CITES (Convention on International Trade in Endangered Species), also known as the Washington Convention, evolved from an IUCN resolution in 1963. It is without doubt the largest and longest standing conservation and sustainable use agreement on this blighted planet of ours but has it really been of help to the fauna and flora it was set up to protect? Its latest meeting is taking place in Bangkok, Thailand now (3-15 March 2013), amongst much acrimony, horse-trading and business as usual. Vested interests, bureaucrats and NGO’s will talk millions of words, put forward swarms of new agreements but ……how much will really change and improve the lot of the non-human denizens of Planet Earth?
The governments of no less than 176 countries are signatories to its clauses and conventions but many of these countries seem unable or unwilling to stem the tide of the illegal trade in animals and plants. Much emphasis in the western media points, and rightly, to such countries as China, Vietnam, Malaysia and Thailand for serious violations of such trade rules. But many of the major breaches in the CITES conventions occur in the United States of America and countries within the European Union.
Nobody really knows what this trade is worth but it can be measured in the billions of US dollars annually, some putting it as high as $20 billion and even higher! It involves everything from elephant ivory to rhino horn, live primates to exotic reptiles, poison arrow frogs to endangered orchids. Certainly many of the traders are petty smugglers moving small animals in their underwear, drugged species in secret compartments in suitcases but big money attracts big crooks and big crooks equal organized crime. These are the same kingpins that are involved in the illegal drug and armaments trade and everybody should know how well that pays. It is even rumoured that some of the most vicious terrorist groups are involved, using the proceeds to build and replenish their armouries. The media regularly features numbers killed- perhaps more than 25 000 elephant slaughtered in 2012, more than 600 rhino in the same year in South Africa and an estimated 100 million sharks each year. Consider that the price of a single Queen Alexander birdwing butterfly can fetch more than US$8000.-, a tiger penis around US$1300.- and rhino horn almost US$100 000.- a kg.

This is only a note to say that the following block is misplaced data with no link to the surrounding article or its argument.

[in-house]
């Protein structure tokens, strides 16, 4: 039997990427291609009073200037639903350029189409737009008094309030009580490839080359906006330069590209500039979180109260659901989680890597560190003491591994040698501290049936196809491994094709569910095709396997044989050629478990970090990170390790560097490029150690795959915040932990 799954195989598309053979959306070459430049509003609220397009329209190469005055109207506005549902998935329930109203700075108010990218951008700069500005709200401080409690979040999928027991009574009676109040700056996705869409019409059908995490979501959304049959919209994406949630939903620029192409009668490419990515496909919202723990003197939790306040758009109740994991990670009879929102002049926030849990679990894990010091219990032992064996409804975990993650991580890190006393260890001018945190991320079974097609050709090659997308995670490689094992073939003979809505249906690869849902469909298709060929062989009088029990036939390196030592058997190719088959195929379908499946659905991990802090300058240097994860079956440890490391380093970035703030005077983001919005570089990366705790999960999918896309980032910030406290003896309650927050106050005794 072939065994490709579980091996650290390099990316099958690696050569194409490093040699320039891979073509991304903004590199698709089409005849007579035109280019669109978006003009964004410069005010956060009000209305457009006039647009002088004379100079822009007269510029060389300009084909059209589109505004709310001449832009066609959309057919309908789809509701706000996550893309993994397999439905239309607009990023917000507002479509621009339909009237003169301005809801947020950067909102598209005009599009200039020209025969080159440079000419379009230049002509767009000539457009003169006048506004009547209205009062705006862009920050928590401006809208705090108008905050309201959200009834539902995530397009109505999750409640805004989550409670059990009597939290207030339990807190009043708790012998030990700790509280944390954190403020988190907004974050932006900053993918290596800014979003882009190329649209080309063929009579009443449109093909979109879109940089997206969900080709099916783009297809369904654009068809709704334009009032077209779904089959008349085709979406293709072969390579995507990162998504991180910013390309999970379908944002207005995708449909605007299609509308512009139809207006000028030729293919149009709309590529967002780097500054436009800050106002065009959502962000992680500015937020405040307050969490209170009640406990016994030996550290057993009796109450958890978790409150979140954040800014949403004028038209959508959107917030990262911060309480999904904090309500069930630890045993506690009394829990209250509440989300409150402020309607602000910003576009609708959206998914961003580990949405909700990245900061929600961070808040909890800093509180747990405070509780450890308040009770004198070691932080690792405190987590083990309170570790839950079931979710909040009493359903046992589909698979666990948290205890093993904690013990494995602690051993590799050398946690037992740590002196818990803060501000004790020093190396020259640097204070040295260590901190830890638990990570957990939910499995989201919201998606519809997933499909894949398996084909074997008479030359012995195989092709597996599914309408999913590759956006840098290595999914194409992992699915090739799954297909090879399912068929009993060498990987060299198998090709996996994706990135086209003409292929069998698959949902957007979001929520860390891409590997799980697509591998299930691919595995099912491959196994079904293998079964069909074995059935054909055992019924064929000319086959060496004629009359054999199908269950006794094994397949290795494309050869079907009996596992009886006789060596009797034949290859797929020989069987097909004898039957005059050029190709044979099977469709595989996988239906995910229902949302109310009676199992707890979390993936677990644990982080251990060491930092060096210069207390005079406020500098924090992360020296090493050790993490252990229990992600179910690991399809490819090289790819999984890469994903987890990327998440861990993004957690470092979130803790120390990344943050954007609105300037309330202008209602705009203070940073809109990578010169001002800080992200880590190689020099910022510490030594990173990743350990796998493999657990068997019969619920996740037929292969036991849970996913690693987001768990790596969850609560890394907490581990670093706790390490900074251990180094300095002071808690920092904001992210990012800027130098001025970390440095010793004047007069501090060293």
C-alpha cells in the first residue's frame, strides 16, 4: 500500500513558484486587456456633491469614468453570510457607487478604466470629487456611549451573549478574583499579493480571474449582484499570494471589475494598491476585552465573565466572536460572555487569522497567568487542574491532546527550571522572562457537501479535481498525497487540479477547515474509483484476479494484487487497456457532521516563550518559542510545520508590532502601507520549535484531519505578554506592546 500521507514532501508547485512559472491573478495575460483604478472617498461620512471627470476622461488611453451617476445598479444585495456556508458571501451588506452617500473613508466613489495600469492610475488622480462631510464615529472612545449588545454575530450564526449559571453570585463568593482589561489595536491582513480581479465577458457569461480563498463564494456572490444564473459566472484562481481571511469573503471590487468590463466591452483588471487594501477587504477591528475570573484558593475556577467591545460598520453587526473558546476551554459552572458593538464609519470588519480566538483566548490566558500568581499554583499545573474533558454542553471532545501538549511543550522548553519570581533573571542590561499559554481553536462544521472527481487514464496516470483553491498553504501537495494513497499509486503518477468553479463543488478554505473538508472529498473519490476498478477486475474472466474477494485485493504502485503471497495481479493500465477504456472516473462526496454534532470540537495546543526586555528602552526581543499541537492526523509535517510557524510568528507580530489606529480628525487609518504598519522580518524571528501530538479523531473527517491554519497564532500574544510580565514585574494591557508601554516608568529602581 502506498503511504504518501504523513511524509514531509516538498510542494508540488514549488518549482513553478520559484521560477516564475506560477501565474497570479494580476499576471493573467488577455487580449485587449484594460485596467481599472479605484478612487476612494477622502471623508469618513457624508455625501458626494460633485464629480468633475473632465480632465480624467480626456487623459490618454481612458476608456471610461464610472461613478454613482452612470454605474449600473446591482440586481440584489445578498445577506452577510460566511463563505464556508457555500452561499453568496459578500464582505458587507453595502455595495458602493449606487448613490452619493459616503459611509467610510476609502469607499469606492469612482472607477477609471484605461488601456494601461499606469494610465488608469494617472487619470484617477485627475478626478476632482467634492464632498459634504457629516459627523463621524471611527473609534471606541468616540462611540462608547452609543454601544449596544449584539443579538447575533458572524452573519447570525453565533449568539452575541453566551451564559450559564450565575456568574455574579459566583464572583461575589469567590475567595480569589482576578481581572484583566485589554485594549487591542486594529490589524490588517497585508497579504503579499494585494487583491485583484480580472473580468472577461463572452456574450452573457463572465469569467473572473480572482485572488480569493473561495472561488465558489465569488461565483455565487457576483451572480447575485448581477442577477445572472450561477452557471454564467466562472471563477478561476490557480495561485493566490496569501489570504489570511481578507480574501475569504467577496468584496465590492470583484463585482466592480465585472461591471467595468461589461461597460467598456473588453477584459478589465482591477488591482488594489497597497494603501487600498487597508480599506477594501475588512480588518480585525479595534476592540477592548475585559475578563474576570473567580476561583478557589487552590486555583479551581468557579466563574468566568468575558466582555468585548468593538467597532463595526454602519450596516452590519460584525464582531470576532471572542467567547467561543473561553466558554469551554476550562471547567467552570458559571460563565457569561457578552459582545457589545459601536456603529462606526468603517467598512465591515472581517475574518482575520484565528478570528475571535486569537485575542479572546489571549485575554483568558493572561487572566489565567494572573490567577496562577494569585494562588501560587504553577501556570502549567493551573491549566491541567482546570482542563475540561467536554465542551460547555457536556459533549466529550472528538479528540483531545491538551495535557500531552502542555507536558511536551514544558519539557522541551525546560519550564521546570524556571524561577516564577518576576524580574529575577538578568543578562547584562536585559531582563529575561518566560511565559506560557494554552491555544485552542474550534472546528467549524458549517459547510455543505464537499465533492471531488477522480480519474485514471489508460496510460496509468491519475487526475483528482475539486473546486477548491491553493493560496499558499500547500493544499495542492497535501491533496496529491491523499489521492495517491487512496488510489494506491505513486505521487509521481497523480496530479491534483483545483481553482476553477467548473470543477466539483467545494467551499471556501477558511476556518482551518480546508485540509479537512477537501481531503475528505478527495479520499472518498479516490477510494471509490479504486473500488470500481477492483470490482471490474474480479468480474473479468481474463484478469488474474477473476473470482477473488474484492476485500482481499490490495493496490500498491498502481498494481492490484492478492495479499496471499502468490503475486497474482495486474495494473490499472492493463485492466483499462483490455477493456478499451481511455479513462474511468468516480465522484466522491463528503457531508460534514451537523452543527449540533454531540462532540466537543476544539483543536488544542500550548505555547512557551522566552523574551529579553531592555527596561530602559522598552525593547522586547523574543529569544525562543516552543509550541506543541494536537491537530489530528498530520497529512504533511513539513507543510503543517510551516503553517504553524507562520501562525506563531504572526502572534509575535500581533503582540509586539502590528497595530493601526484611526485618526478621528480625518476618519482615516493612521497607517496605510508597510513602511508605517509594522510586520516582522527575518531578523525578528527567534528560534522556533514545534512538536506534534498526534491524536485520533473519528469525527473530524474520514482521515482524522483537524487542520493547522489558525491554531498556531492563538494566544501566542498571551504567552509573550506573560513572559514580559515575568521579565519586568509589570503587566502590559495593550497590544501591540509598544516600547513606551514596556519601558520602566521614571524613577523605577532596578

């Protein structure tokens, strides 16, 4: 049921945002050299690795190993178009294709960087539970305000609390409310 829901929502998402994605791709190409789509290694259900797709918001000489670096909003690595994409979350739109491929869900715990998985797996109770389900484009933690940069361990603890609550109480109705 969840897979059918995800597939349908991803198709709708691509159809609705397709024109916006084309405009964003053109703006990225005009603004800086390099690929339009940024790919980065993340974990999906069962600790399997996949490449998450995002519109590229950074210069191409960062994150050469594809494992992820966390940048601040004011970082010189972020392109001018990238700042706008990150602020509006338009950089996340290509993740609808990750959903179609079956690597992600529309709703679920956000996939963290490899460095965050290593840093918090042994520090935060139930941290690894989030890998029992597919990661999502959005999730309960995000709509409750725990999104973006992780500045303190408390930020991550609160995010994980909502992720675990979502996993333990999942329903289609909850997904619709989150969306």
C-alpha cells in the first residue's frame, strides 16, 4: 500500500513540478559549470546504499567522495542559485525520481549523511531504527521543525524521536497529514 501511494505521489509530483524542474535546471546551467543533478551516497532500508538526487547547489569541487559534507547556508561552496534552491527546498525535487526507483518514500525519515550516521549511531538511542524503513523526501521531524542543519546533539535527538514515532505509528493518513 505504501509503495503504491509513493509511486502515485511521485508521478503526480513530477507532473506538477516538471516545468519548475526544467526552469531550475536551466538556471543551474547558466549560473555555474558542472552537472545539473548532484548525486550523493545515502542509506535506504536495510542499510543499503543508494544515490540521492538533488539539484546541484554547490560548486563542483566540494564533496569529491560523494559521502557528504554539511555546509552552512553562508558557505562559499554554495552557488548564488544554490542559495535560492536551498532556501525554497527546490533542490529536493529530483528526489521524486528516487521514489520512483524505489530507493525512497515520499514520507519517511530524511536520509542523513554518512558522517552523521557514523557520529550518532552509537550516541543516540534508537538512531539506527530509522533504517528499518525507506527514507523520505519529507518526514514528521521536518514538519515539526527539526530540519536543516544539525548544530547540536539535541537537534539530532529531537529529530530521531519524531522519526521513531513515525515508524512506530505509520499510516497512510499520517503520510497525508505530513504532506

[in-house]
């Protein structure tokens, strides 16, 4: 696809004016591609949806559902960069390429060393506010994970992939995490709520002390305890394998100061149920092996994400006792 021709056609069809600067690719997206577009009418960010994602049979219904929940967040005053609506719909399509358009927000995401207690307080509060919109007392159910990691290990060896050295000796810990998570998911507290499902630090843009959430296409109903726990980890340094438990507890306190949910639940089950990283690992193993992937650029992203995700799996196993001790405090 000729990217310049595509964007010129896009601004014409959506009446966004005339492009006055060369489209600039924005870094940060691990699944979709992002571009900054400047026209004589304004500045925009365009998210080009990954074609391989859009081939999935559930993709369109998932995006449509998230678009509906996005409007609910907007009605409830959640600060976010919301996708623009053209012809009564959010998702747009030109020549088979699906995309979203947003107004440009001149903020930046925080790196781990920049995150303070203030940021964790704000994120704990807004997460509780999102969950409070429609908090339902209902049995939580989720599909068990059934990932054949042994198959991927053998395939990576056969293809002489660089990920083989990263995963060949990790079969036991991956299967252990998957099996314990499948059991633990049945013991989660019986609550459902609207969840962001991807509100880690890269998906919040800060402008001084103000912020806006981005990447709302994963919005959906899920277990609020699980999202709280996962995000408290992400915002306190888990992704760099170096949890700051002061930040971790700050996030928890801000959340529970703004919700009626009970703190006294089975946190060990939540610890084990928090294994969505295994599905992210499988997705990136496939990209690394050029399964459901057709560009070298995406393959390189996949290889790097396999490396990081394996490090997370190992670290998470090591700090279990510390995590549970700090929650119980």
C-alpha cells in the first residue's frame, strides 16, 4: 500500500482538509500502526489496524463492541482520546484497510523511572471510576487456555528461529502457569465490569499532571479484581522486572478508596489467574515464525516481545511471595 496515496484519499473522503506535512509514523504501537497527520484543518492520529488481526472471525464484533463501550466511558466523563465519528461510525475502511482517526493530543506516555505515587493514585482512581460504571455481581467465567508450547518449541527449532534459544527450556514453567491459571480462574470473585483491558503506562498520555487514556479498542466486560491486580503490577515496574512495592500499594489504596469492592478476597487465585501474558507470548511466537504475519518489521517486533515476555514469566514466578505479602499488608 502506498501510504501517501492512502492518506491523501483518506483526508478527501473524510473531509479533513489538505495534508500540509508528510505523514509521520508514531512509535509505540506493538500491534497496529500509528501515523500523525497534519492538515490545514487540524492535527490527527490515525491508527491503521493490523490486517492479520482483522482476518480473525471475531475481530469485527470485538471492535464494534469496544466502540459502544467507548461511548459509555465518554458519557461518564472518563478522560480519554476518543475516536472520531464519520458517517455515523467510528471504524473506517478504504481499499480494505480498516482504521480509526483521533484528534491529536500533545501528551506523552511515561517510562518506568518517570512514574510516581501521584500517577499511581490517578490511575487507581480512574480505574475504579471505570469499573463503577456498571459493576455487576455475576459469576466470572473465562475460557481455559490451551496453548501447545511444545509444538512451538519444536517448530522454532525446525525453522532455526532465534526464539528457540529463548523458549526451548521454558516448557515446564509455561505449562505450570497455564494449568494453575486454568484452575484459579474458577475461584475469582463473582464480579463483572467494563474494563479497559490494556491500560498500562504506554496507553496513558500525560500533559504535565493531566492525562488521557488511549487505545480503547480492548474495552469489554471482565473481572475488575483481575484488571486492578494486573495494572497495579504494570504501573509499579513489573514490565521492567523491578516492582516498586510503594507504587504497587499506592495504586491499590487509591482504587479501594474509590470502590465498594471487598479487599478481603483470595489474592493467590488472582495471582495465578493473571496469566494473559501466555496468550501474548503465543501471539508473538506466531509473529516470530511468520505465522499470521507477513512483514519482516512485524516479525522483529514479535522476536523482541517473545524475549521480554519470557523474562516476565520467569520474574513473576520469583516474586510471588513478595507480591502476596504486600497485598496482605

The most frequently caught, and on occasion prosecuted, tend to be the little minnows in the mighty pond of greed. Those killing the rhinos and elephant are invariably from the poverty stricken masses but their reward if successful is often the equivalent of many months hard labour in honest endeavour, if they can find work. Occasionally a middle man is caught in the imperfect net but the really big fish, seldom. The “big men” (there are some women involved) take the cream, the middlemen the milk and the one’s that do the deeds are happy with the whey!
Despite CITES and other conservation efforts, the elephant and rhino slaughter has recently accelerated. Vast sums of money have been spent on Operation Tiger in India but numbers of this, the largest of cats, have declined dramatically, sought for supposed medicinal properties of their bones and other parts. More and ever more animals and plants are entering the illegal trade yet the bureaucrats and organizers said to be fighting the scourge seem in many cases to be going backwards and not forwards with the fight.
So what is going wrong? Where there is a demand there will be a supply, illegal or not. The much vaunted “war on drugs” has by and large been an abject failure, as has the war on illegal animal and plant trading for the same reason. If there was no demand in the USA, EU, China or wherever there would be no motivation to continue the exploitation. So, hammer the buyers at home wherever they may be, catch them, prosecute them and impose huge fines. Taking out the poachers on the savannas of Africa, or in the tropical forests of Asia and South America, is not going to stop the trade and CITES and its cohorts will continue their “long walk to extinction” along with the biota they are supposed to protect.
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